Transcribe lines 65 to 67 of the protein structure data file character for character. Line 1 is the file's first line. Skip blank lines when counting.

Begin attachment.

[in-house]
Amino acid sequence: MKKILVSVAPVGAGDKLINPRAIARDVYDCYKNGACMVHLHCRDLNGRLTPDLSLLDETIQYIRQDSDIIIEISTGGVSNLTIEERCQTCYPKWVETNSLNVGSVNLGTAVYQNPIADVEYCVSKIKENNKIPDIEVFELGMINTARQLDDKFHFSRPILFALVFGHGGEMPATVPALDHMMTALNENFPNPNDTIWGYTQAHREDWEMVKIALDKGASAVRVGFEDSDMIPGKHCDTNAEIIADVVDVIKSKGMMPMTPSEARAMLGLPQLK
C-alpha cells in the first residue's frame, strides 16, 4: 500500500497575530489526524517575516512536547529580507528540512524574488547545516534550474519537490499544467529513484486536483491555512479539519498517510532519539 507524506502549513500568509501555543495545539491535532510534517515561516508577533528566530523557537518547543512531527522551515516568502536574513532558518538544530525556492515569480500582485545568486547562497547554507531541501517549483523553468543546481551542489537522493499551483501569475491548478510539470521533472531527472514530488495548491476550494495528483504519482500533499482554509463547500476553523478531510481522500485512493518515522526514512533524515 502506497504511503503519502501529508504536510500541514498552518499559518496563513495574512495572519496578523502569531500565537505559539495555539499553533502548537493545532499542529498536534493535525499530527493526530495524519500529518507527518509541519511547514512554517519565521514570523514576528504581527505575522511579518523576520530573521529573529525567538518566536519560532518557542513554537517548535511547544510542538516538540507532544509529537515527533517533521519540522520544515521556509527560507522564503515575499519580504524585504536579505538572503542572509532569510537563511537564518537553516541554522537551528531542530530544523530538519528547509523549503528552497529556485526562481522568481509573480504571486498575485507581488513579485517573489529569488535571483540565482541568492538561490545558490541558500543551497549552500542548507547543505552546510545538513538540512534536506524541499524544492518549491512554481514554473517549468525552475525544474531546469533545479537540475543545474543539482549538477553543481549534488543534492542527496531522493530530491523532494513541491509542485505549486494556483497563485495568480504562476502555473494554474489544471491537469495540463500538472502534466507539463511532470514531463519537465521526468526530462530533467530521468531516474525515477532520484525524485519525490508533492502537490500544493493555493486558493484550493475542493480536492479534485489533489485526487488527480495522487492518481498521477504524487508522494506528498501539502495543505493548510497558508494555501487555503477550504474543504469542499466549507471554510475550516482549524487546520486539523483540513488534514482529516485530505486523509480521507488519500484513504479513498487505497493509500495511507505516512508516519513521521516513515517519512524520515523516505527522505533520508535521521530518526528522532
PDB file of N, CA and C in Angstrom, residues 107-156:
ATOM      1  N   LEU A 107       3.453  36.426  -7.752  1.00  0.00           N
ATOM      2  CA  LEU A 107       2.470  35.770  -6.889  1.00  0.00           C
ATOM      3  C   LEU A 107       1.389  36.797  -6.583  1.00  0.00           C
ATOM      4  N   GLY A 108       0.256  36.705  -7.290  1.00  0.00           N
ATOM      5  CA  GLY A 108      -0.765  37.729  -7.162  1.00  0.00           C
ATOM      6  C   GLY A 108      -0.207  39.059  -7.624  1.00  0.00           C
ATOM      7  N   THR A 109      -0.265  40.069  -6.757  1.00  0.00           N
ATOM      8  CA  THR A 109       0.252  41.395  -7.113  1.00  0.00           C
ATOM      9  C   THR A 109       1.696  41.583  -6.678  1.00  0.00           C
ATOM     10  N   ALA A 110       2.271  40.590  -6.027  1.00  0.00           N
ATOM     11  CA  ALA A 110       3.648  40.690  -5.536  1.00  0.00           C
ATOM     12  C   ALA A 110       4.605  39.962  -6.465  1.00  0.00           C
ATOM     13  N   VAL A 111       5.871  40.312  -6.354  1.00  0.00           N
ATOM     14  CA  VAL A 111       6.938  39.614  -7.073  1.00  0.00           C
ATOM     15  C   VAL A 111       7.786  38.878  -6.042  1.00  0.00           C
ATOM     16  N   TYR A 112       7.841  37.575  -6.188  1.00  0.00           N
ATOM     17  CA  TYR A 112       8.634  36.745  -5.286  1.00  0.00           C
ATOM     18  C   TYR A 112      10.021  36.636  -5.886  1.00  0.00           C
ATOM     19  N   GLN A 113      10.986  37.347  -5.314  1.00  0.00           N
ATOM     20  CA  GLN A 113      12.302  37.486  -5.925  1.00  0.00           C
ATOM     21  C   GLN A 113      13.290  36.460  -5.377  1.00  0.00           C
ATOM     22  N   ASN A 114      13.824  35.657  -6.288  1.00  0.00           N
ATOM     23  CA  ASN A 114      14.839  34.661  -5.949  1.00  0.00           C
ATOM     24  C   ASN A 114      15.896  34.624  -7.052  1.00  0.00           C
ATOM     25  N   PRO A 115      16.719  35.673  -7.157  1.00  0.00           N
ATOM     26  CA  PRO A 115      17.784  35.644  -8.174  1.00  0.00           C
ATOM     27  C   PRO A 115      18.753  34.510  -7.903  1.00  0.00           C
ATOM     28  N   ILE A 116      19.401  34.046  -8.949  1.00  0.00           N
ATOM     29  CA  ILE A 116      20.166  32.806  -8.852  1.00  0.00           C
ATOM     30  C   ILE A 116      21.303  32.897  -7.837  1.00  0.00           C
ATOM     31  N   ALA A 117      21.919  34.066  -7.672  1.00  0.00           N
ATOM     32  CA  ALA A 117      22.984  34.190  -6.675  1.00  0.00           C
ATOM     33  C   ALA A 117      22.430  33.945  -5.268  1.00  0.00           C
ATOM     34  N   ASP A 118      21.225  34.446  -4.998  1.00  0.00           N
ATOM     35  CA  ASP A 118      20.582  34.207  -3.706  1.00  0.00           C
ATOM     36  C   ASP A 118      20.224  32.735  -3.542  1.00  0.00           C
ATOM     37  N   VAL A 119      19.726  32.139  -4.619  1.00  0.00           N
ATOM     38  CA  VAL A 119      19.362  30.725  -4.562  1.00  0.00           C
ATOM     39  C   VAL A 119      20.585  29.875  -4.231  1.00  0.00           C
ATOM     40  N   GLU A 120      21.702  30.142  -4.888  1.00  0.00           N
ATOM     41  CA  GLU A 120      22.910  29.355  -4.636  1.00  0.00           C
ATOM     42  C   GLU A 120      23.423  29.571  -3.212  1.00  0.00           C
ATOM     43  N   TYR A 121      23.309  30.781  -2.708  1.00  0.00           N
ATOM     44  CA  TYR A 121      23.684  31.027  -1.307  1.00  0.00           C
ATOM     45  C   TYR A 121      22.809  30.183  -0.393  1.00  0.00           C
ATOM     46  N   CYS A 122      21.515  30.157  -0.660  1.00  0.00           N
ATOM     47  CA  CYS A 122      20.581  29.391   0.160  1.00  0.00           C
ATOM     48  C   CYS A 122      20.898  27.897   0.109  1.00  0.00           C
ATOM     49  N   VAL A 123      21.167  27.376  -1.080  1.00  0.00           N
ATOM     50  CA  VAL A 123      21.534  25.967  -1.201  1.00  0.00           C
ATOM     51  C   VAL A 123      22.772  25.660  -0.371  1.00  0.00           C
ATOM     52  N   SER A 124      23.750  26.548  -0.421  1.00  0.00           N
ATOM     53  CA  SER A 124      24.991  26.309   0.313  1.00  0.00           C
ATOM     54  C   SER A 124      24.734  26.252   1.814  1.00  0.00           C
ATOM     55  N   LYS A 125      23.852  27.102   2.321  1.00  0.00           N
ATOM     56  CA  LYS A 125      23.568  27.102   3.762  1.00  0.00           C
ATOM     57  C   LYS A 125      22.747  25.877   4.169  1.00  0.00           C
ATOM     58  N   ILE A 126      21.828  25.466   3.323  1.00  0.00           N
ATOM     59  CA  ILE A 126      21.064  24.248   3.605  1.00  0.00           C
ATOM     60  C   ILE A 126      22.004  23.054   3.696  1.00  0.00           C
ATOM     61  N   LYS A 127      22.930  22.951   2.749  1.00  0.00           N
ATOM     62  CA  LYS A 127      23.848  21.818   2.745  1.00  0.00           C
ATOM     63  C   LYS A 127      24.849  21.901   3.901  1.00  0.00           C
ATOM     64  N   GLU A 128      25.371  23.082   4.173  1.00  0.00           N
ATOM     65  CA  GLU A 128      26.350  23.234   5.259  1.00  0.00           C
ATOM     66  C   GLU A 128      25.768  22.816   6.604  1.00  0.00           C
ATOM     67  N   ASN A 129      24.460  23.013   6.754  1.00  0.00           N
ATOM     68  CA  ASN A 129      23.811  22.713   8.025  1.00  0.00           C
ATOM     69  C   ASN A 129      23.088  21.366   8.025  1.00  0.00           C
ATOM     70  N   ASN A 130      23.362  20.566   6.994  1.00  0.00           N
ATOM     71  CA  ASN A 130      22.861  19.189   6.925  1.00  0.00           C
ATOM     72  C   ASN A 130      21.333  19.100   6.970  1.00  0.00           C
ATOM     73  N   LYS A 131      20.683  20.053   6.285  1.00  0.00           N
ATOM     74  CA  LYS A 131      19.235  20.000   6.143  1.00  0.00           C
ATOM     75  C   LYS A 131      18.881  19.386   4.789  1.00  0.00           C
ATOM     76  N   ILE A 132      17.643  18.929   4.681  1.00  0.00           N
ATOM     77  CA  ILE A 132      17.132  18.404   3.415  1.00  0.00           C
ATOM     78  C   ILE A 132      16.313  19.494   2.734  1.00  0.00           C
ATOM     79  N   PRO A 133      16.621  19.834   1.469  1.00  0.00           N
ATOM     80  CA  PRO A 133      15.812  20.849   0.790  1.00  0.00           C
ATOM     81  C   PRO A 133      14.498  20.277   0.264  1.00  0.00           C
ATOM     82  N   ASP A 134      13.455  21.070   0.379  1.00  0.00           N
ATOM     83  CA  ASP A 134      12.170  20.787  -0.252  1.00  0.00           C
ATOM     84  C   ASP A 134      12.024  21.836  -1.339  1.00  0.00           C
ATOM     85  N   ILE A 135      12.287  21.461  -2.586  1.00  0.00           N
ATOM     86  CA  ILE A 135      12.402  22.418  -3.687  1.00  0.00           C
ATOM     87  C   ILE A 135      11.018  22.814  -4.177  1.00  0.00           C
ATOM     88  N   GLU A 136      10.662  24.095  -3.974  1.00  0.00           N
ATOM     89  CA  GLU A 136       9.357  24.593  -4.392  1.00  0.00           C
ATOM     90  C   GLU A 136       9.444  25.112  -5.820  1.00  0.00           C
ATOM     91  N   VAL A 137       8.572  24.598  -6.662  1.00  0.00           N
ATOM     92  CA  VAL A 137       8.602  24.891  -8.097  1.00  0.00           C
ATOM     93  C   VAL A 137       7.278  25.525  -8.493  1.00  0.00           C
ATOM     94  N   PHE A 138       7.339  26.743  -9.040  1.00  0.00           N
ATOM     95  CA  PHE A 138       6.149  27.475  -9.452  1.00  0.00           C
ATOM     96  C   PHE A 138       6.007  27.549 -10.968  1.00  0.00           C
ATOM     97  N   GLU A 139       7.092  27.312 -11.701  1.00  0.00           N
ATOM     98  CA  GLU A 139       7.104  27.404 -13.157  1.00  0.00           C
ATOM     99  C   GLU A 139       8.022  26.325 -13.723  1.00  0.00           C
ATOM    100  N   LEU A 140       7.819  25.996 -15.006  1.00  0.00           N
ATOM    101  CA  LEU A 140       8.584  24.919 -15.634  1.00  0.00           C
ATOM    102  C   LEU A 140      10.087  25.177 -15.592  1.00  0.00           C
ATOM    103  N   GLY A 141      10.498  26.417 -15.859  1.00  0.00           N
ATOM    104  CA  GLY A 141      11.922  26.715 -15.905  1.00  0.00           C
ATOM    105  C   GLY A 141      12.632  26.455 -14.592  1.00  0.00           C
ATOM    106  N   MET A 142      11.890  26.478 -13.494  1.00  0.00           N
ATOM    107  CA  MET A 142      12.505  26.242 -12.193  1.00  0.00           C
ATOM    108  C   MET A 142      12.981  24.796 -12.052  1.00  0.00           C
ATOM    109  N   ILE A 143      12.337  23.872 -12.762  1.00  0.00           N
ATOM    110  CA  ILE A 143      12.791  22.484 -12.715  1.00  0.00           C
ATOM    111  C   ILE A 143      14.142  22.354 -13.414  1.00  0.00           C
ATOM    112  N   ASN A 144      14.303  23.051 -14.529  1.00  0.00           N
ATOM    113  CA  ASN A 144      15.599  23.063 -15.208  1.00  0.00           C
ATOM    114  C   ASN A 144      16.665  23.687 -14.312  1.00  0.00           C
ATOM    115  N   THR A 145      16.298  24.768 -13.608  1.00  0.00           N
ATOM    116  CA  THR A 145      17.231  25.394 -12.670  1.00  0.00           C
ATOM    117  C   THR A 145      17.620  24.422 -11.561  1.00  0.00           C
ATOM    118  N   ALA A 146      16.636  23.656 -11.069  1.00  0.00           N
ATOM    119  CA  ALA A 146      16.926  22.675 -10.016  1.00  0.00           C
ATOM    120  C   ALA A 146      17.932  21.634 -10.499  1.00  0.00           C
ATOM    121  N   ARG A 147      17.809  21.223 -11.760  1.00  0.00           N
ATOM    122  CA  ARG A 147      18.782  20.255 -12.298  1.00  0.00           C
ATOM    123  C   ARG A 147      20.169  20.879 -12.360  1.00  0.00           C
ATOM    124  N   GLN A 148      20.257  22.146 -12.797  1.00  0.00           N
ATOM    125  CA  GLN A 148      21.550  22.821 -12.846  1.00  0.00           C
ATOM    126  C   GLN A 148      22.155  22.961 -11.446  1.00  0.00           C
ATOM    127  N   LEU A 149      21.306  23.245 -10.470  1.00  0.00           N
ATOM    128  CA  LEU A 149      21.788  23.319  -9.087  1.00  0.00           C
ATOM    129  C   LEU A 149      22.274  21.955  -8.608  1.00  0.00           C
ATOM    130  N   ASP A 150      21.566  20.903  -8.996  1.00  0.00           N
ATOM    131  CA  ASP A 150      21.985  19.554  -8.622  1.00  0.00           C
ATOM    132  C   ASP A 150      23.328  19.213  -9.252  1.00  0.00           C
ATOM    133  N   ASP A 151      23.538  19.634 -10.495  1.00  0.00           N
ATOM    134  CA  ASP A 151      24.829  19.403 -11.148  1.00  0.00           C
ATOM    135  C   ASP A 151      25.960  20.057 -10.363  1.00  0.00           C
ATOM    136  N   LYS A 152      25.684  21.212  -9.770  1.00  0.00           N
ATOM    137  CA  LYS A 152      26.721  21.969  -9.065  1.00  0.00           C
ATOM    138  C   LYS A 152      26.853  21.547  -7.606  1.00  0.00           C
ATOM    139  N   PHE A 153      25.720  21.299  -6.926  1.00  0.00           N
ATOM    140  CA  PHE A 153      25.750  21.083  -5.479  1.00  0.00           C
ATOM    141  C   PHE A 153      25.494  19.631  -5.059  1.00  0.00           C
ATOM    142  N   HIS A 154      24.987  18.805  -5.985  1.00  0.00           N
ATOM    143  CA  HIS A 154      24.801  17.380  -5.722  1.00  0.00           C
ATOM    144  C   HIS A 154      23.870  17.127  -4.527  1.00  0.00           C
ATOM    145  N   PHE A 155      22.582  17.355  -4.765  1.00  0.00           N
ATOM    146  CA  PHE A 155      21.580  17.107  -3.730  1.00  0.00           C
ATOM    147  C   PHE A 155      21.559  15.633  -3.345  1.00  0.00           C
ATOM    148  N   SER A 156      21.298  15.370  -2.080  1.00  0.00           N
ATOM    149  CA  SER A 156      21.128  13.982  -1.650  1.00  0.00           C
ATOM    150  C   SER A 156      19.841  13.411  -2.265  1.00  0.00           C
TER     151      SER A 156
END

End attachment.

ATOM     61  N   LYS A 127      22.930  22.951   2.749  1.00  0.00           N
ATOM     62  CA  LYS A 127      23.848  21.818   2.745  1.00  0.00           C
ATOM     63  C   LYS A 127      24.849  21.901   3.901  1.00  0.00           C